Rahall Wants Balanced Approach to End Debt Crisis

From a Rep. Nick Rahall Release

WASHINGTON, D.C. – (HNN)  --  Opposed to cuts in Social Security and Medicare, U.S. Representative Nick Rahall (D-W.Va.) voted against the House budget proposal to raise the debt ceiling, expressing the hope that all sides can move closer to compromise and achieve a workable, reasonable agreement expeditiously.

“We have to move beyond the typical partisan rhetoric in Washington.  It has gotten way out of hand, scaring seniors on fixed incomes who worry that their checks will not arrive in August,” said Rahall.  “Social Security did not cause this budget impasse and it does not belong on the chopping block.”

The debt increase bill would create a two-step process for raising the statutory debt ceiling:  allowing a $900 billion increase in the statutory debt ceiling by immediately slashing $917 billion from nondefense programs – cutting funds for transportation and infrastructure improvements, research and development, education, and workforce training programs that are vital to long-term economic growth.  It would then allow a second debt increase to occur after a proposed “Joint Select Committee” recommends, and the Congress adopts, at least $1.6 trillion in additional spending cuts before the end of the year.  The second debt increase would also be contingent on Congressional passage of a Balanced Budget Amendment to the U.S. Constitution.

The required $1.6 trillion in spending cuts would require damaging cuts in Social Security and Medicare.  The proposed cuts would be three times the net entitlement cuts suggested late last year by a bipartisan Presidential Commission – the National Commission on Fiscal Responsibility and Reform Commission – convened to consider and recommend national budgetary policies.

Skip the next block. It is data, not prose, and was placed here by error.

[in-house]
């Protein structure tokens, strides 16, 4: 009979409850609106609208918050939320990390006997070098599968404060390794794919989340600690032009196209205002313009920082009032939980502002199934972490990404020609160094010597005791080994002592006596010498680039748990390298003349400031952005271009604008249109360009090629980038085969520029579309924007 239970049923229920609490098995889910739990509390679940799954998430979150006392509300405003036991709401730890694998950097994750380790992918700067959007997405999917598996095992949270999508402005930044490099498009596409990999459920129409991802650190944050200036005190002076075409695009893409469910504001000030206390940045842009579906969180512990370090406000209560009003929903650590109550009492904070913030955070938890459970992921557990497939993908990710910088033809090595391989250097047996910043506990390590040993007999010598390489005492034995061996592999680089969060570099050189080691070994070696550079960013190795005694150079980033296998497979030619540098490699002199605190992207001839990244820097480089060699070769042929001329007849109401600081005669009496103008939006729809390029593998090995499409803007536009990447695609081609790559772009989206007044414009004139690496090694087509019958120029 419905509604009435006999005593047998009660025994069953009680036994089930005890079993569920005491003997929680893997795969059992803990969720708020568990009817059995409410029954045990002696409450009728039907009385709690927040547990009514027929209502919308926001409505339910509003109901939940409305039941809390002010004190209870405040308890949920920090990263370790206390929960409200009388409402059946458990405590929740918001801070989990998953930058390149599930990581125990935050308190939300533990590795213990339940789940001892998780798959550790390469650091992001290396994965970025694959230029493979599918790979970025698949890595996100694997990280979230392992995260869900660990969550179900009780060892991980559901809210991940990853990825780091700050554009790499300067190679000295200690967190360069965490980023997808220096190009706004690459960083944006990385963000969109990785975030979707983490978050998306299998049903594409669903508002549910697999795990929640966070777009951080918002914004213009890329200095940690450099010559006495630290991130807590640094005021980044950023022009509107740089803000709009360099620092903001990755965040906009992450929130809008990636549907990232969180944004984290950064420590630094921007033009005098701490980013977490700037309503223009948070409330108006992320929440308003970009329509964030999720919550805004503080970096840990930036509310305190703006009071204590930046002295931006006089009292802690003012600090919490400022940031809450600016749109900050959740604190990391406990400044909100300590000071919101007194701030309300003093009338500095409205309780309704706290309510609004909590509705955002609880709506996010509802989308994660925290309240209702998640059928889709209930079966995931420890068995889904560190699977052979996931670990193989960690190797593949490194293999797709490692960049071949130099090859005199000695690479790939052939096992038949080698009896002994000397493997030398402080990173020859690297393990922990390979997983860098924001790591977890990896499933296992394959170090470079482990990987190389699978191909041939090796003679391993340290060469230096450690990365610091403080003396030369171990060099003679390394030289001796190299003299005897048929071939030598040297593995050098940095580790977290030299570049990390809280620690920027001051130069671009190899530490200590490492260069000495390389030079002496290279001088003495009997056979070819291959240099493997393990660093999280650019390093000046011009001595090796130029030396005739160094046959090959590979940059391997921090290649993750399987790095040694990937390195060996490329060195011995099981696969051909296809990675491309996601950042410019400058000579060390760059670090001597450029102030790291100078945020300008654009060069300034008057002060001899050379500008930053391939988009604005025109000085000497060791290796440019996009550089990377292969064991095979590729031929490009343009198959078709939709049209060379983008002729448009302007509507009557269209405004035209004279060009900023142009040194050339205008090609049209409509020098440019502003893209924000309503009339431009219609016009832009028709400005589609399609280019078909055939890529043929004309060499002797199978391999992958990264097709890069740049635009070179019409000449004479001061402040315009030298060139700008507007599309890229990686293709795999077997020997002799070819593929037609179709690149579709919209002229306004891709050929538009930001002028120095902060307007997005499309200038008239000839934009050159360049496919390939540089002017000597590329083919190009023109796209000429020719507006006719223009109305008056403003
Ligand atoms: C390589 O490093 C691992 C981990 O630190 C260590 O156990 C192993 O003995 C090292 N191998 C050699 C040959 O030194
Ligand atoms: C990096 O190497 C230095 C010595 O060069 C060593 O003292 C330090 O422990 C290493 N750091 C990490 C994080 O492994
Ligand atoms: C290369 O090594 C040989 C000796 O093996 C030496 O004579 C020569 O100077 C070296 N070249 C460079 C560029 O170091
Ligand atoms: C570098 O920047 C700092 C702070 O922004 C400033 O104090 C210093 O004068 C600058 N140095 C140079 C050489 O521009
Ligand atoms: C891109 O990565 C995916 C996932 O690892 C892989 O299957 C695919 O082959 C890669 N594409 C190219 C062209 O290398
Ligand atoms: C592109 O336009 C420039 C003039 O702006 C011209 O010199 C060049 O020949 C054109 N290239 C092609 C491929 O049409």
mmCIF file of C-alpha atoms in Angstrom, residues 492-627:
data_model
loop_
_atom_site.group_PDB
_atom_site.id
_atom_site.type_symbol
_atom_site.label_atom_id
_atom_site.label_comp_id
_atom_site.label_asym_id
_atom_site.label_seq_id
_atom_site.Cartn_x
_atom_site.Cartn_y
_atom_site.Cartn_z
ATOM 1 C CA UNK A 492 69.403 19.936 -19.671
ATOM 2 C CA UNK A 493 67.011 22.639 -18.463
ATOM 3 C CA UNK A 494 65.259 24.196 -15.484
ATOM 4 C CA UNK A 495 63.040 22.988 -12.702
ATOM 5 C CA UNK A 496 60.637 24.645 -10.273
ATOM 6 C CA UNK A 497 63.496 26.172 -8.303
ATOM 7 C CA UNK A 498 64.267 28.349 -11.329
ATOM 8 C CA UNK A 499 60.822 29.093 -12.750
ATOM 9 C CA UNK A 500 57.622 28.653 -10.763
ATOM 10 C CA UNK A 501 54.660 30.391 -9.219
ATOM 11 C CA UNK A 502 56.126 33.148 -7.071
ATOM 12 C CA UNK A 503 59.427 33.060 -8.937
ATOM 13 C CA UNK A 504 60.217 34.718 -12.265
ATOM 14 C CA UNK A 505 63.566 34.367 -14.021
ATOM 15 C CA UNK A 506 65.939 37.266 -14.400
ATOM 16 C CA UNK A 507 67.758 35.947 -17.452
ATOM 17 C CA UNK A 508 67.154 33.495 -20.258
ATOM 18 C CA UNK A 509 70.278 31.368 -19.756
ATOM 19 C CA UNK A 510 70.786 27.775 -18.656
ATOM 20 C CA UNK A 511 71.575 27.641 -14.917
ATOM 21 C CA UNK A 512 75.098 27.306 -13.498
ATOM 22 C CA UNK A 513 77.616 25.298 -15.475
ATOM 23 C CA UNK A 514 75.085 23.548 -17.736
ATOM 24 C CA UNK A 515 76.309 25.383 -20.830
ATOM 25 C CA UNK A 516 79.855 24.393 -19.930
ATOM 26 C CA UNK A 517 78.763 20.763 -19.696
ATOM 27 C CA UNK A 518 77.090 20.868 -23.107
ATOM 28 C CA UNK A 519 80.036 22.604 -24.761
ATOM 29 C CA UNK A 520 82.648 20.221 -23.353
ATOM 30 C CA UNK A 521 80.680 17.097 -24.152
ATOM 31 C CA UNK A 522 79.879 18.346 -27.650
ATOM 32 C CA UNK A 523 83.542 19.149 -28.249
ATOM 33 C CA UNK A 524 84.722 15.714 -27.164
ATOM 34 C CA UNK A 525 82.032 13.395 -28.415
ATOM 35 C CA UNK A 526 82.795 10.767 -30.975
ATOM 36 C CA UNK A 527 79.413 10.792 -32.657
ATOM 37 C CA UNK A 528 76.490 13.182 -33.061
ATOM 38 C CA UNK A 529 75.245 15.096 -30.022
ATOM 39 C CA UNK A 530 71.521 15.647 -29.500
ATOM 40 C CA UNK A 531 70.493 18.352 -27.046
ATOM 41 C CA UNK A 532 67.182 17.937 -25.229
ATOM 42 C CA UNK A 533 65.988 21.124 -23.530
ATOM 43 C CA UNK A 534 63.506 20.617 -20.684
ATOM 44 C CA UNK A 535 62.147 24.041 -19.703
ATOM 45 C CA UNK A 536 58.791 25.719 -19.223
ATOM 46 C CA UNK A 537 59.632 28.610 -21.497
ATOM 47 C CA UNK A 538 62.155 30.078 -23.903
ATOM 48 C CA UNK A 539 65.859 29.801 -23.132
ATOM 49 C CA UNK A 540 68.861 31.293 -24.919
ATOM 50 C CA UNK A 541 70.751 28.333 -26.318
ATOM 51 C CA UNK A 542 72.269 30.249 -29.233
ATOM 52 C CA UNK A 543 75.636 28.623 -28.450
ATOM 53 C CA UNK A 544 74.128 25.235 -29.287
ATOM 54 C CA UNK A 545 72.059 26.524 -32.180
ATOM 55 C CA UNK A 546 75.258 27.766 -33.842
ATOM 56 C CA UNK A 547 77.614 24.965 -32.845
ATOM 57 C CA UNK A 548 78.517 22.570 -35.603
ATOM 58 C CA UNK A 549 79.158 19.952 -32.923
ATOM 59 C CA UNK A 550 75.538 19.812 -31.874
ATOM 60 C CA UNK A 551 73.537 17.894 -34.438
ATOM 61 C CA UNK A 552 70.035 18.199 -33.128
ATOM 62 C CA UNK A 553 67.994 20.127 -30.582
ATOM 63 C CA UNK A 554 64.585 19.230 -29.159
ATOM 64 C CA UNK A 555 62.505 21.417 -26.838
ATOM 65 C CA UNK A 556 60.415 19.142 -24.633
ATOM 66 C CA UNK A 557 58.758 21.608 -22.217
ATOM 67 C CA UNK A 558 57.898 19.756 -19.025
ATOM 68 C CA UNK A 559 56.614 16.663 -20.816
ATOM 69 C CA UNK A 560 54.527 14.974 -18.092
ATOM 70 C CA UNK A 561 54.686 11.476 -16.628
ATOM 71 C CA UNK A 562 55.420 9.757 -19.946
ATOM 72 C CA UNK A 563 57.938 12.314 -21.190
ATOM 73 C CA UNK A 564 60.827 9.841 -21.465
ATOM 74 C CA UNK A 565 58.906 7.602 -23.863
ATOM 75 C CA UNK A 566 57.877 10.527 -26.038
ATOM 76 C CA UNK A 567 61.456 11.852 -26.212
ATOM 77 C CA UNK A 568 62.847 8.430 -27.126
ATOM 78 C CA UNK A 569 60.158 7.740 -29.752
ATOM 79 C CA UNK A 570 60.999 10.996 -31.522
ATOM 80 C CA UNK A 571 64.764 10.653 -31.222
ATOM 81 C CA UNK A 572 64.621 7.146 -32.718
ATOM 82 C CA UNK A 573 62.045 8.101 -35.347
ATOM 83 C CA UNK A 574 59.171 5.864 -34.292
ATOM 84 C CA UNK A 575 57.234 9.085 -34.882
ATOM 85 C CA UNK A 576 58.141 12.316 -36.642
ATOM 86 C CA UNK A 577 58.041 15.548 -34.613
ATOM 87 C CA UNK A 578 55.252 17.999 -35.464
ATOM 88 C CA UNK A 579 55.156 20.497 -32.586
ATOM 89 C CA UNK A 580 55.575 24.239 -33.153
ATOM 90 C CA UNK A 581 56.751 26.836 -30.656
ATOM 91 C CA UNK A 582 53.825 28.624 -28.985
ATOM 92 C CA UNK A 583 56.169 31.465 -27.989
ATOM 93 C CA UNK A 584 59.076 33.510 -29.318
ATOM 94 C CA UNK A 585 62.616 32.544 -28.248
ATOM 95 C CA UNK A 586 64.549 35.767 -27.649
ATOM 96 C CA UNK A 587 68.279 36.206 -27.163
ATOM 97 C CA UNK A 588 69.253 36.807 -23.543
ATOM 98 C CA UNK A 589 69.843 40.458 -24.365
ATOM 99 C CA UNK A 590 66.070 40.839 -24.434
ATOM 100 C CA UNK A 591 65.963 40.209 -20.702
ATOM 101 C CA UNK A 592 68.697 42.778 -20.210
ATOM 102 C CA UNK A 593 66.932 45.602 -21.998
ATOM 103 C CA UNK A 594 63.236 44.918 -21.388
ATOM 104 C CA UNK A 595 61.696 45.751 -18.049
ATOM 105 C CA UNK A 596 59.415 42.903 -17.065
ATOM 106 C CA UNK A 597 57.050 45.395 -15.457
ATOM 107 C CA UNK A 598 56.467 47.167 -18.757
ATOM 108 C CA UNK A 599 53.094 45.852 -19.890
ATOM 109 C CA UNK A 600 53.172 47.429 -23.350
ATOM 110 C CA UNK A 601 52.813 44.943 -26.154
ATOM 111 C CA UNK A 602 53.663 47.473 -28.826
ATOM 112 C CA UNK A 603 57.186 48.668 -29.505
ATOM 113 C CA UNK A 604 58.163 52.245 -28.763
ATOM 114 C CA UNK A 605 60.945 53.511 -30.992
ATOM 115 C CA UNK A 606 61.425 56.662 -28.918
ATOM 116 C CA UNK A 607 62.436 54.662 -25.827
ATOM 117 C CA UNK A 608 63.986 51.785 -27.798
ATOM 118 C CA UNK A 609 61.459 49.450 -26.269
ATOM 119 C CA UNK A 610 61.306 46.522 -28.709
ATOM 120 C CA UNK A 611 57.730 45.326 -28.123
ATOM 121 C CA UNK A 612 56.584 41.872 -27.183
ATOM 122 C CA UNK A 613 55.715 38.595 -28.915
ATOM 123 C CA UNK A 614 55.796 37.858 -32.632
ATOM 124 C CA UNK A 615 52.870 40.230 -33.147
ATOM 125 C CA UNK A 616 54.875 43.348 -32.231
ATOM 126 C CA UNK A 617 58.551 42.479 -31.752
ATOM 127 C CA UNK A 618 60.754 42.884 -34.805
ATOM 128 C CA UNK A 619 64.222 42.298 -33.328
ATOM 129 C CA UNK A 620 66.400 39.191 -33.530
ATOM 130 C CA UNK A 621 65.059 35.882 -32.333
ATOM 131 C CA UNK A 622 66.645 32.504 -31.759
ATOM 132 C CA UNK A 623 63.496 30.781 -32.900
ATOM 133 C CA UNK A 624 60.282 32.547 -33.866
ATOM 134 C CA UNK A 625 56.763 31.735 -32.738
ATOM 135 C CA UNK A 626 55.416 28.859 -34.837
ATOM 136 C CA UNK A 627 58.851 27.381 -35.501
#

“Asking seniors and working families to bear the burden of these spending cuts, while preserving tax breaks and loopholes for millionaires and lucrative multinational conglomerates that are shipping American jobs overseas, is not a balanced or sensible approach.   For the sake of our future, clear, cool heads must come together and hammer out a reasonable, passable deal,” said Rahall.

Rahall expressed his belief that an agreement was still possible before August 2, when the Treasury Department estimates that the Nation would be forced to default on its debt obligation without action by the Congress.

“We have already inflicted damage on ourselves by playing games with the debt ceiling, and looming out there on the horizon is a calamitous fiscal default.  We need to get past the political statements on bills that have no chance of being enacted into law and focus our attention on what is doable.  We need to recognize that the deficit problem does not have to be resolved, and likely cannot be resolved, in one fell swoop.  It will take a dedicated effort over a period of time.  What is important is that we keep moving forward and not take a wrong step that causes the economy to tumble into another financial crisis,” said Rahall.

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